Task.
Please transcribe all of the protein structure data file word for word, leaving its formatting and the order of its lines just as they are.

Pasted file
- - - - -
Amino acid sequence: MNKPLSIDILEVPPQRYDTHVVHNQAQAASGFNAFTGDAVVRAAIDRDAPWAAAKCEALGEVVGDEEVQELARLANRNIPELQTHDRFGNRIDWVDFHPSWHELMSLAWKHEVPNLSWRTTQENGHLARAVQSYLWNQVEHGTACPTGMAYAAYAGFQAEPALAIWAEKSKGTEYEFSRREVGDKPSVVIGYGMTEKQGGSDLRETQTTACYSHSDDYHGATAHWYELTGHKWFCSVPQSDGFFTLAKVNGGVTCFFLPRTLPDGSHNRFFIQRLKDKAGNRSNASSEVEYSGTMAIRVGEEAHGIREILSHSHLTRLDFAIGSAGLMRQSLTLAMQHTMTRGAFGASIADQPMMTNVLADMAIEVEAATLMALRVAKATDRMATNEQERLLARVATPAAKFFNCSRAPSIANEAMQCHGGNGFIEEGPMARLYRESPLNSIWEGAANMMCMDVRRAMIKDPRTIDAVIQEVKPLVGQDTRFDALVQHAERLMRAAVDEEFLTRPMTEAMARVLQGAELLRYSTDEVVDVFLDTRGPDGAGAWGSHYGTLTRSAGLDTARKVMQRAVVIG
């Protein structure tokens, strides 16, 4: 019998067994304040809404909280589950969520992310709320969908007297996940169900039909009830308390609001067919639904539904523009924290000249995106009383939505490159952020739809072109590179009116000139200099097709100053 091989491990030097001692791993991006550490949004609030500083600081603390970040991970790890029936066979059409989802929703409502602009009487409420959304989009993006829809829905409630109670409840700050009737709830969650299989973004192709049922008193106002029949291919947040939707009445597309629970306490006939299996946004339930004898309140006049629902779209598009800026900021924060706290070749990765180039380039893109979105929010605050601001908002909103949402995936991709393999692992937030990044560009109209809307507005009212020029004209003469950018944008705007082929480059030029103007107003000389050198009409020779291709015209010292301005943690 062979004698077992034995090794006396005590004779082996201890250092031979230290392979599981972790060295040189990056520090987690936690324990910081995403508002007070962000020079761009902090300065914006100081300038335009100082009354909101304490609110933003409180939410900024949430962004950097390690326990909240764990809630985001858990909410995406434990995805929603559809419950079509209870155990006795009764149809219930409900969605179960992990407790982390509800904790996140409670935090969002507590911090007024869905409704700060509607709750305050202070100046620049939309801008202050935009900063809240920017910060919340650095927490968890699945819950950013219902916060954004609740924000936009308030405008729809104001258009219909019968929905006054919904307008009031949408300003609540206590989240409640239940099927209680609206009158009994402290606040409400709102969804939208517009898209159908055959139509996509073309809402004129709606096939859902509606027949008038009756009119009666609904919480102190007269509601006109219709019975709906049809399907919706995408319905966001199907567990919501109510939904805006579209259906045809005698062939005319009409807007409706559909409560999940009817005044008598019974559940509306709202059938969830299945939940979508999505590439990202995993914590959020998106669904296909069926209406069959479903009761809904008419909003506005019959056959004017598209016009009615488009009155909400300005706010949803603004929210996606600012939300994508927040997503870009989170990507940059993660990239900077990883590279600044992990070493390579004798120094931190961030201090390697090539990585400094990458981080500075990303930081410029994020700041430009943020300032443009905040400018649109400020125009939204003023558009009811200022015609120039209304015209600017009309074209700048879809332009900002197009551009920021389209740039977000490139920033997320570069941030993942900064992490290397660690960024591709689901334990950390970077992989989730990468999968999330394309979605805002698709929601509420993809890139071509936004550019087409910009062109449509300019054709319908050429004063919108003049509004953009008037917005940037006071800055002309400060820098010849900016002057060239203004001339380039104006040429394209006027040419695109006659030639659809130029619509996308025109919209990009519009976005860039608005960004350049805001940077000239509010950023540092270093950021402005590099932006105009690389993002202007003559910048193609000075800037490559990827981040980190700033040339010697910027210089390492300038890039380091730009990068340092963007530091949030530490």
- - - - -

Amino acid sequence: MNKPLSIDILEVPPQRYDTHVVHNQAQAASGFNAFTGDAVVRAAIDRDAPWAAAKCEALGEVVGDEEVQELARLANRNIPELQTHDRFGNRIDWVDFHPSWHELMSLAWKHEVPNLSWRTTQENGHLARAVQSYLWNQVEHGTACPTGMAYAAYAGFQAEPALAIWAEKSKGTEYEFSRREVGDKPSVVIGYGMTEKQGGSDLRETQTTACYSHSDDYHGATAHWYELTGHKWFCSVPQSDGFFTLAKVNGGVTCFFLPRTLPDGSHNRFFIQRLKDKAGNRSNASSEVEYSGTMAIRVGEEAHGIREILSHSHLTRLDFAIGSAGLMRQSLTLAMQHTMTRGAFGASIADQPMMTNVLADMAIEVEAATLMALRVAKATDRMATNEQERLLARVATPAAKFFNCSRAPSIANEAMQCHGGNGFIEEGPMARLYRESPLNSIWEGAANMMCMDVRRAMIKDPRTIDAVIQEVKPLVGQDTRFDALVQHAERLMRAAVDEEFLTRPMTEAMARVLQGAELLRYSTDEVVDVFLDTRGPDGAGAWGSHYGTLTRSAGLDTARKVMQRAVVIG
């Protein structure tokens, strides 16, 4: 019998067994304040809404909280589950969520992310709320969908007297996940169900039909009830308390609001067919639904539904523009924290000249995106009383939505490159952020739809072109590179009116000139200099097709100053 091989491990030097001692791993991006550490949004609030500083600081603390970040991970790890029936066979059409989802929703409502602009009487409420959304989009993006829809829905409630109670409840700050009737709830969650299989973004192709049922008193106002029949291919947040939707009445597309629970306490006939299996946004339930004898309140006049629902779209598009800026900021924060706290070749990765180039380039893109979105929010605050601001908002909103949402995936991709393999692992937030990044560009109209809307507005009212020029004209003469950018944008705007082929480059030029103007107003000389050198009409020779291709015209010292301005943690 062979004698077992034995090794006396005590004779082996201890250092031979230290392979599981972790060295040189990056520090987690936690324990910081995403508002007070962000020079761009902090300065914006100081300038335009100082009354909101304490609110933003409180939410900024949430962004950097390690326990909240764990809630985001858990909410995406434990995805929603559809419950079509209870155990006795009764149809219930409900969605179960992990407790982390509800904790996140409670935090969002507590911090007024869905409704700060509607709750305050202070100046620049939309801008202050935009900063809240920017910060919340650095927490968890699945819950950013219902916060954004609740924000936009308030405008729809104001258009219909019968929905006054919904307008009031949408300003609540206590989240409640239940099927209680609206009158009994402290606040409400709102969804939208517009898209159908055959139509996509073309809402004129709606096939859902509606027949008038009756009119009666609904919480102190007269509601006109219709019975709906049809399907919706995408319905966001199907567990919501109510939904805006579209259906045809005698062939005319009409807007409706559909409560999940009817005044008598019974559940509306709202059938969830299945939940979508999505590439990202995993914590959020998106669904296909069926209406069959479903009761809904008419909003506005019959056959004017598209016009009615488009009155909400300005706010949803603004929210996606600012939300994508927040997503870009989170990507940059993660990239900077990883590279600044992990070493390579004798120094931190961030201090390697090539990585400094990458981080500075990303930081410029994020700041430009943020300032443009905040400018649109400020125009939204003023558009009811200022015609120039209304015209600017009309074209700048879809332009900002197009551009920021389209740039977000490139920033997320570069941030993942900064992490290397660690960024591709689901334990950390970077992989989730990468999968999330394309979605805002698709929601509420993809890139071509936004550019087409910009062109449509300019054709319908050429004063919108003049509004953009008037917005940037006071800055002309400060820098010849900016002057060239203004001339380039104006040429394209006027040419695109006659030639659809130029619509996308025109919209990009519009976005860039608005960004350049805001940077000239509010950023540092270093950021402005590099932006105009690389993002202007003559910048193609000075800037490559990827981040980190700033040339010697910027210089390492300038890039380091730009990068340092963007530091949030530490």